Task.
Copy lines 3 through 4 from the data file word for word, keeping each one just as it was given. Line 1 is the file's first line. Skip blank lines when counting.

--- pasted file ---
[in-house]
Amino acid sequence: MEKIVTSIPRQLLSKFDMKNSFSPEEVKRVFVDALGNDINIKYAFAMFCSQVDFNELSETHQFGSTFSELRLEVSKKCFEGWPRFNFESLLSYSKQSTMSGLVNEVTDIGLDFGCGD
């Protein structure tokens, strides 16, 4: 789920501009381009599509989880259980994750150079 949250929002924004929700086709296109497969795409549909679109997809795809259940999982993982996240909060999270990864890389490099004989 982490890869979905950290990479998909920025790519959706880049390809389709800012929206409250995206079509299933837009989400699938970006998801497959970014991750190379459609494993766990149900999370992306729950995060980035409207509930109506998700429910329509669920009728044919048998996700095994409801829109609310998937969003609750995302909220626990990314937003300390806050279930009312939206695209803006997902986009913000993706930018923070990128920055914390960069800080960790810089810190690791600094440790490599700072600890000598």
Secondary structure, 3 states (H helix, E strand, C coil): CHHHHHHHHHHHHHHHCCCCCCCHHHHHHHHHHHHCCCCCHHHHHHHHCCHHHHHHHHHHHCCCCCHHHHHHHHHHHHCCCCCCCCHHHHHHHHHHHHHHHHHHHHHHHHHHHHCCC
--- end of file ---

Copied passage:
């Protein structure tokens, strides 16, 4: 789920501009381009599509989880259980994750150079 949250929002924004929700086709296109497969795409549909679109997809795809259940999982993982996240909060999270990864890389490099004989 982490890869979905950290990479998909920025790519959706880049390809389709800012929206409250995206079509299933837009989400699938970006998801497959970014991750190379459609494993766990149900999370992306729950995060980035409207509930109506998700429910329509669920009728044919048998996700095994409801829109609310998937969003609750995302909220626990990314937003300390806050279930009312939206695209803006997902986009913000993706930018923070990128920055914390960069800080960790810089810190690791600094440790490599700072600890000598």
Secondary structure, 3 states (H helix, E strand, C coil): CHHHHHHHHHHHHHHHCCCCCCCHHHHHHHHHHHHCCCCCHHHHHHHHCCHHHHHHHHHHHCCCCCHHHHHHHHHHHHCCCCCCCCHHHHHHHHHHHHHHHHHHHHHHHHHHHHCCC